Ja 35 The Story about the Young Quail
(Vaṭṭakajātaka) See reference to this story under Jātaka No. 20, above.

In the present the Buddha and the monks, when traveling through a forest, were surrounded by fire, but in the exact spot they stood it did not burn. The monks think this is due to the Buddha’s current excellence; but he tells how, when he was a baby quail, he had made an asservation of truth in the past, which had stayed the fire in those parts for an aeon (full story).

1. Santi pakkhā apatanā, santi pādā avañcanā,
Mātāpitā ca nikkhantā: Jātaveda paṭikkamā ti.

Having wings that fly not, having feet that run not, abandoned by parents: Jātaveda, go back!

In this connection, having wings that fly not, knowing I have what are called my wings, but being unable to go up in the air and fly with them, they fly not.

Having feet that run not, I have feet, but being unable to walk about on them, and go on a journey, they run not.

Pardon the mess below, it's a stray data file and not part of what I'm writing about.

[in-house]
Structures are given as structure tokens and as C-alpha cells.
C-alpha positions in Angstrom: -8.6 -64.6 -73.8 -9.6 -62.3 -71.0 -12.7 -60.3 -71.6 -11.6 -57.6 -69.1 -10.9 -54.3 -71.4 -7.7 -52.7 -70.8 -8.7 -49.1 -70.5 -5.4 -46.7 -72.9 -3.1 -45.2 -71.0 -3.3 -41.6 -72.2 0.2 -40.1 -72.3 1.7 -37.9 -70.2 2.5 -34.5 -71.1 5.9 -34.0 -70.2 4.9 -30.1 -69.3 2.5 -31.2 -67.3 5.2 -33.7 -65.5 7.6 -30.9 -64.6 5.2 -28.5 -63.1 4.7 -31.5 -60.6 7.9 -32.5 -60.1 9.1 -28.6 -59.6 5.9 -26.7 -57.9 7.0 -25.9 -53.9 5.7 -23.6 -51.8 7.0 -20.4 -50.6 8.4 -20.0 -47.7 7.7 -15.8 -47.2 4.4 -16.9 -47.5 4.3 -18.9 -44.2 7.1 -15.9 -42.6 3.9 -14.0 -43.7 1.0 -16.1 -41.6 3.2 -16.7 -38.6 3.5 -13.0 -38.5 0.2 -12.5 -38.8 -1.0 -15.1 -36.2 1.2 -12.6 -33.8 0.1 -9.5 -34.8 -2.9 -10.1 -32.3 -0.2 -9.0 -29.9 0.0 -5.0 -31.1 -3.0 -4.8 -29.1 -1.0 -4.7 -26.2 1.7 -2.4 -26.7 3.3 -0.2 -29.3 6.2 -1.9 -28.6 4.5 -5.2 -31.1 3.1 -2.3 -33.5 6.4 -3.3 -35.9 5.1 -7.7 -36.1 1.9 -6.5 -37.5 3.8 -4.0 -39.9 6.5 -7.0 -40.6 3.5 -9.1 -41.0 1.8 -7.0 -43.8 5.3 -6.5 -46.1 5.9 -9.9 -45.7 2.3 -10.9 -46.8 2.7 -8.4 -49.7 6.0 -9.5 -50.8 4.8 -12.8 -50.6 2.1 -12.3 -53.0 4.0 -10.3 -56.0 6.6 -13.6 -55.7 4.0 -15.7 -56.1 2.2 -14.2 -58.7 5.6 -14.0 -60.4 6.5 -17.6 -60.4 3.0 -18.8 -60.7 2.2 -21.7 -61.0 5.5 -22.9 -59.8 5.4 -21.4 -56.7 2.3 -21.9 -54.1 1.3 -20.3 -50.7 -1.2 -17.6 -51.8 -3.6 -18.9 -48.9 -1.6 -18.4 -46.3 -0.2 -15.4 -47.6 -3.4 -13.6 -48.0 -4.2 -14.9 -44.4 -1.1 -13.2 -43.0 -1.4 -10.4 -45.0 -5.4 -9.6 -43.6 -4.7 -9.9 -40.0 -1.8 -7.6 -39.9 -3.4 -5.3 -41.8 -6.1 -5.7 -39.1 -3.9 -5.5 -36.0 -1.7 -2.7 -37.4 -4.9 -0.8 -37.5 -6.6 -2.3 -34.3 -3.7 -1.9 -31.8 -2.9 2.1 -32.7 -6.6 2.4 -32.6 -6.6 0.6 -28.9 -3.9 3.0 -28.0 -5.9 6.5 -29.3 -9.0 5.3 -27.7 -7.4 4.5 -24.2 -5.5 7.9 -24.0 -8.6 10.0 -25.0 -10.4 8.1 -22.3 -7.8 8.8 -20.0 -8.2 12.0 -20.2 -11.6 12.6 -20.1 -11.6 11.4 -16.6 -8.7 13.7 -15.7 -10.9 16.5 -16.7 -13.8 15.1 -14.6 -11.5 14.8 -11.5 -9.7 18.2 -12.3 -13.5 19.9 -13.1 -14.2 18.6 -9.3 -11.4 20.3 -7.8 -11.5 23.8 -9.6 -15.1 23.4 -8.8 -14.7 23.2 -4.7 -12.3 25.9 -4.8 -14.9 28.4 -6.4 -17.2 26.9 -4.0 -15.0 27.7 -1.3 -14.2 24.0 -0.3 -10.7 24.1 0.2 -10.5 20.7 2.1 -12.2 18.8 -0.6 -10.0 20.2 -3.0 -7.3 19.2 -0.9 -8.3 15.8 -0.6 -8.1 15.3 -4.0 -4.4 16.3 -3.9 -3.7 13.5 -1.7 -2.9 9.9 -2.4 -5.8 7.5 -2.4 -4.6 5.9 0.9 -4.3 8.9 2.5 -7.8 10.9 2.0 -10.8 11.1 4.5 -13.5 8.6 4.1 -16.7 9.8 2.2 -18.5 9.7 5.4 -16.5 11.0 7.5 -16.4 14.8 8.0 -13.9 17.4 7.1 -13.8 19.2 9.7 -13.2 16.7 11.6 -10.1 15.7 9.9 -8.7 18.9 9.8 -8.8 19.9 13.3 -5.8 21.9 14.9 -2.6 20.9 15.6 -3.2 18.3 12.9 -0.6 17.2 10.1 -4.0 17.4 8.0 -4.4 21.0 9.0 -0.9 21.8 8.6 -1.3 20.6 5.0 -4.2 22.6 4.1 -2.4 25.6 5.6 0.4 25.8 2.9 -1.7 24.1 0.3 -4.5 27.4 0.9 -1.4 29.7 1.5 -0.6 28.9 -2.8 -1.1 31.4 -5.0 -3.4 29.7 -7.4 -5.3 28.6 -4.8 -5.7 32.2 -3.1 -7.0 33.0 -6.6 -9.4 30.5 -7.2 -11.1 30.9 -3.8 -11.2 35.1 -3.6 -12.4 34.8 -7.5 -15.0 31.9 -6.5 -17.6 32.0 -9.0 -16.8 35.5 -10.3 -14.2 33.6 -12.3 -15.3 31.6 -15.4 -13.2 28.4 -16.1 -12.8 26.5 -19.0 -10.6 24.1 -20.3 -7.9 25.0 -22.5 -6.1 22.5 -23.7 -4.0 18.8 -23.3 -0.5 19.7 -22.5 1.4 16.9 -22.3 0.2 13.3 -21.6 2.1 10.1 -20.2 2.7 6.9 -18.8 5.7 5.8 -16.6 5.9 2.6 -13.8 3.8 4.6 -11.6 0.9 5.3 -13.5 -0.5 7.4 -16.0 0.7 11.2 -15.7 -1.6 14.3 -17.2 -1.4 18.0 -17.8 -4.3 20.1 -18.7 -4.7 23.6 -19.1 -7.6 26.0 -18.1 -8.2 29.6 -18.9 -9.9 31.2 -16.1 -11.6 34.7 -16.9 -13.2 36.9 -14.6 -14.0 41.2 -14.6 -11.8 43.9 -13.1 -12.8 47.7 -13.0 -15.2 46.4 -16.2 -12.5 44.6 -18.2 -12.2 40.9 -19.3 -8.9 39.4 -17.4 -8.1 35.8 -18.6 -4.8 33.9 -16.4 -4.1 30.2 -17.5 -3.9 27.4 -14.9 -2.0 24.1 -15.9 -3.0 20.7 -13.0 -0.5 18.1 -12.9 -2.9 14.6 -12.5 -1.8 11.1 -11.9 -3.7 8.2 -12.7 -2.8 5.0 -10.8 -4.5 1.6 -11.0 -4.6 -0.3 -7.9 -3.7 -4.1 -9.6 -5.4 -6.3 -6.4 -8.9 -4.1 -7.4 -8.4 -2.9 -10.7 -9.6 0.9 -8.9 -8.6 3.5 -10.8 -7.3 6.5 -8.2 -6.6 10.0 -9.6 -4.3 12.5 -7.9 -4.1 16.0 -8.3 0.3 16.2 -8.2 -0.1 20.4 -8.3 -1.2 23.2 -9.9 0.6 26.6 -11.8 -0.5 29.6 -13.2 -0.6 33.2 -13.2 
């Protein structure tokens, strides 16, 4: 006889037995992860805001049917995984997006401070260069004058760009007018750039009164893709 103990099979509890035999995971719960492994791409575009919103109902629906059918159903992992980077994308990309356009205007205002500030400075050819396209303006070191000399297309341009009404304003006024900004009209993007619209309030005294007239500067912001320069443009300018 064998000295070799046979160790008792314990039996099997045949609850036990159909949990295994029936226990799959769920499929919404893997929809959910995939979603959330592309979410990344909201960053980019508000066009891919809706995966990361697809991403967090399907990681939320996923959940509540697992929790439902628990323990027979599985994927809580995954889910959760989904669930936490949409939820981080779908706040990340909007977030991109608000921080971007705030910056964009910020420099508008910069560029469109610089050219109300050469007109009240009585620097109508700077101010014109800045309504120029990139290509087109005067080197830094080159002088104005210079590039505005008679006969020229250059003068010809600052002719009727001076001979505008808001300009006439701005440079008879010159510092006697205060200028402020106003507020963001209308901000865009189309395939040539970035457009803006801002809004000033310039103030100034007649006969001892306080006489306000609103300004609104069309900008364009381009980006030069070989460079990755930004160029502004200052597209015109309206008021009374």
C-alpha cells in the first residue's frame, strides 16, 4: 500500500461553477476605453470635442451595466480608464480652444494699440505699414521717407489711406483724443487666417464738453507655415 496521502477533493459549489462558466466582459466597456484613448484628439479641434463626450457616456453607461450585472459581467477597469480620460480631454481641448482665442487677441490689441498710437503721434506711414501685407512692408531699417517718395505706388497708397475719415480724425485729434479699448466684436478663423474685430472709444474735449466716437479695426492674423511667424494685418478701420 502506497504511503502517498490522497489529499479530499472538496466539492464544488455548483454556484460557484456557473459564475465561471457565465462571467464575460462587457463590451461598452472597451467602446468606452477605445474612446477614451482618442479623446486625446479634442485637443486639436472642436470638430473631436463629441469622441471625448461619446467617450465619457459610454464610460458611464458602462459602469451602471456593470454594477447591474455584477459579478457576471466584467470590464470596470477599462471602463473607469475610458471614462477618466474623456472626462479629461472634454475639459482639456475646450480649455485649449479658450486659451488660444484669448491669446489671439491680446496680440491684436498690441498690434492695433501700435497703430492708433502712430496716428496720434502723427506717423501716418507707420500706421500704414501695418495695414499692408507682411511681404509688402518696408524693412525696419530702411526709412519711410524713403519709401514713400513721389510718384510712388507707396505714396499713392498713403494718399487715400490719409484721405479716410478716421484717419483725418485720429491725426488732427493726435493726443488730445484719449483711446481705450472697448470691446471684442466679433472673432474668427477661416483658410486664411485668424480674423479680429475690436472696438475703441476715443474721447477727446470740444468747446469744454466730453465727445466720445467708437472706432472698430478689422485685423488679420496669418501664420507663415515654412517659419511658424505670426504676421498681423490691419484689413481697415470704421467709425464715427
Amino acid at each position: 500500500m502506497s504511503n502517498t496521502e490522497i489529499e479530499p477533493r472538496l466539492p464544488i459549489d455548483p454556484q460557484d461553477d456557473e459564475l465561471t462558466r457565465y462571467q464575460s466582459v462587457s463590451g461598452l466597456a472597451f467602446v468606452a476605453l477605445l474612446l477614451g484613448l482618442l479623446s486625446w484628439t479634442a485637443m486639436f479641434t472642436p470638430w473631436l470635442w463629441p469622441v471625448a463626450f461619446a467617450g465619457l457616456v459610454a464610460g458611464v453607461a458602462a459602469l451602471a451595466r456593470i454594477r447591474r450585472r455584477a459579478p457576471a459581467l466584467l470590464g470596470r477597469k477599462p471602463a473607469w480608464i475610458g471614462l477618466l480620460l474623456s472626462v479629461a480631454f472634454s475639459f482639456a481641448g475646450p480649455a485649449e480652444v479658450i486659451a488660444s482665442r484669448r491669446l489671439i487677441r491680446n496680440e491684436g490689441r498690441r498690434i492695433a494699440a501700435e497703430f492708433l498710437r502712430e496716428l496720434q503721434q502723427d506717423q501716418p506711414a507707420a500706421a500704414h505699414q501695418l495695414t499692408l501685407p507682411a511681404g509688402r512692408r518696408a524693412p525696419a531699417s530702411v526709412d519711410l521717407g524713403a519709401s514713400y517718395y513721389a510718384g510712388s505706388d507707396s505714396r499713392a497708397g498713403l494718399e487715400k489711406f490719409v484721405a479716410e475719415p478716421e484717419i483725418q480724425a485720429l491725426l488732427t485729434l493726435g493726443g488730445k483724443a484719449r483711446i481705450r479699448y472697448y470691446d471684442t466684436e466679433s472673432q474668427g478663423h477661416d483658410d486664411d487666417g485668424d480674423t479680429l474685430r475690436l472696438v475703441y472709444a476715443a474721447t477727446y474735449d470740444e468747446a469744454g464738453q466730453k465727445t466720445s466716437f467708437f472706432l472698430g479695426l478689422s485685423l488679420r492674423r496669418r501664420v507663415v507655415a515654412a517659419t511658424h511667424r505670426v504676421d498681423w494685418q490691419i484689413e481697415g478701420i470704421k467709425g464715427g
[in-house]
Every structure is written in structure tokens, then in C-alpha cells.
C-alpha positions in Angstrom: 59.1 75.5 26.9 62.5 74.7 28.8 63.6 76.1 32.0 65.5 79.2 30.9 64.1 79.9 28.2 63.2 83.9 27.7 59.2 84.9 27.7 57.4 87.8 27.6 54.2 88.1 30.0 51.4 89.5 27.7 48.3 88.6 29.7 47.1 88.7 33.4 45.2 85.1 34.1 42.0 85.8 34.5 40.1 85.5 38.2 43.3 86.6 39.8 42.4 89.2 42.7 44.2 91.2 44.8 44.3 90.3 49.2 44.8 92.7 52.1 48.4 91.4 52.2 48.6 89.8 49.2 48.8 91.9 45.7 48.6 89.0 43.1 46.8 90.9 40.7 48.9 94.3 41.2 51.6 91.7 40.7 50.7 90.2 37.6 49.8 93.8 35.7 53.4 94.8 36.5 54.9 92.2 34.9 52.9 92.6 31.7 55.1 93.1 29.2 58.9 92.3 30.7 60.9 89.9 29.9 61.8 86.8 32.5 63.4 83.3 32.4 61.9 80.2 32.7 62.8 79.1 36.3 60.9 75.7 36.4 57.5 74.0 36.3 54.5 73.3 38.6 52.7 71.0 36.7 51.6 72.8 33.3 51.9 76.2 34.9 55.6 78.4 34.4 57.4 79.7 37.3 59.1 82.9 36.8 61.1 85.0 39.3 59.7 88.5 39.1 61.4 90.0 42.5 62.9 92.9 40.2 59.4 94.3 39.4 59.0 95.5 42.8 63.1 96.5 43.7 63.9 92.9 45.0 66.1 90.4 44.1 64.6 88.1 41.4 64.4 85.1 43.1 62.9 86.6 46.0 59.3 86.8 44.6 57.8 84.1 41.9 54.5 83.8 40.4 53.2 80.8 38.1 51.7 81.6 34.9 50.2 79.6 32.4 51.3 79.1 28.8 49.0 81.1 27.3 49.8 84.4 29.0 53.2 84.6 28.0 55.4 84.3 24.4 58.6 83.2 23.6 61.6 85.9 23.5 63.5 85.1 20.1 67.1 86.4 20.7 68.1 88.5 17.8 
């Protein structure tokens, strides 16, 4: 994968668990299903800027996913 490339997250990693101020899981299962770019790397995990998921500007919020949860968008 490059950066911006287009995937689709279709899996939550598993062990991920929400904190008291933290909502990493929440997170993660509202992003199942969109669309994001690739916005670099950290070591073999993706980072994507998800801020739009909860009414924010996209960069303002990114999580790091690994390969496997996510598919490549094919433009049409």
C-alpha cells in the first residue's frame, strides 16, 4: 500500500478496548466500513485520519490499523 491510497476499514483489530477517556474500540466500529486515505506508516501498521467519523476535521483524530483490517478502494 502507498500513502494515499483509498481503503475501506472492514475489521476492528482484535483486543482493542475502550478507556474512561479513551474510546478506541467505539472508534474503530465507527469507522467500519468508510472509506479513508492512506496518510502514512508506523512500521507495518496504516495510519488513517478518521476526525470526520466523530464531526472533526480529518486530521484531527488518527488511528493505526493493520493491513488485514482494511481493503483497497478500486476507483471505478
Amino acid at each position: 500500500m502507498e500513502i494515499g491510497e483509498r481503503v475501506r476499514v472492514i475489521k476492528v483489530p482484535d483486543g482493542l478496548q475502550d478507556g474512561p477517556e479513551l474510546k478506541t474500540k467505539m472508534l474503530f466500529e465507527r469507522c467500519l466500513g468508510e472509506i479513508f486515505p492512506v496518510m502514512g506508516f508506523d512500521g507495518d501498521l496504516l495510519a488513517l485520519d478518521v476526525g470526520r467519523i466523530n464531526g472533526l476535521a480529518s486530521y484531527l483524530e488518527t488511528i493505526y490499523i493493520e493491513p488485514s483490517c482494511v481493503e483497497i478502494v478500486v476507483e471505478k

Abandoned by parents means those who could lead me elsewhere, through fear of death, I was abandoned by my parents.

Jātaveda, he calls on fire. Because he is known or experienced by all that is born, therefore Jātaveda is said. It is rather obscure. This is what SED says: jātavedas, jāta-vedas (-ta-) mfn. (fr. vid cl. 6) “having whatever is born or created as his property”, “all-possessor” (or fr. vid cl.2. “knowing [or known by] all created beings”; cf. Nir. vii, 19 ŚBr. ix, 5, 1, 68 MBh. ii, 1146 &c.; N. of Agni) RV. AV. VS. &c.; m. fire...

Go back means: “Having turned round, return,” so he ordered Jātaveda.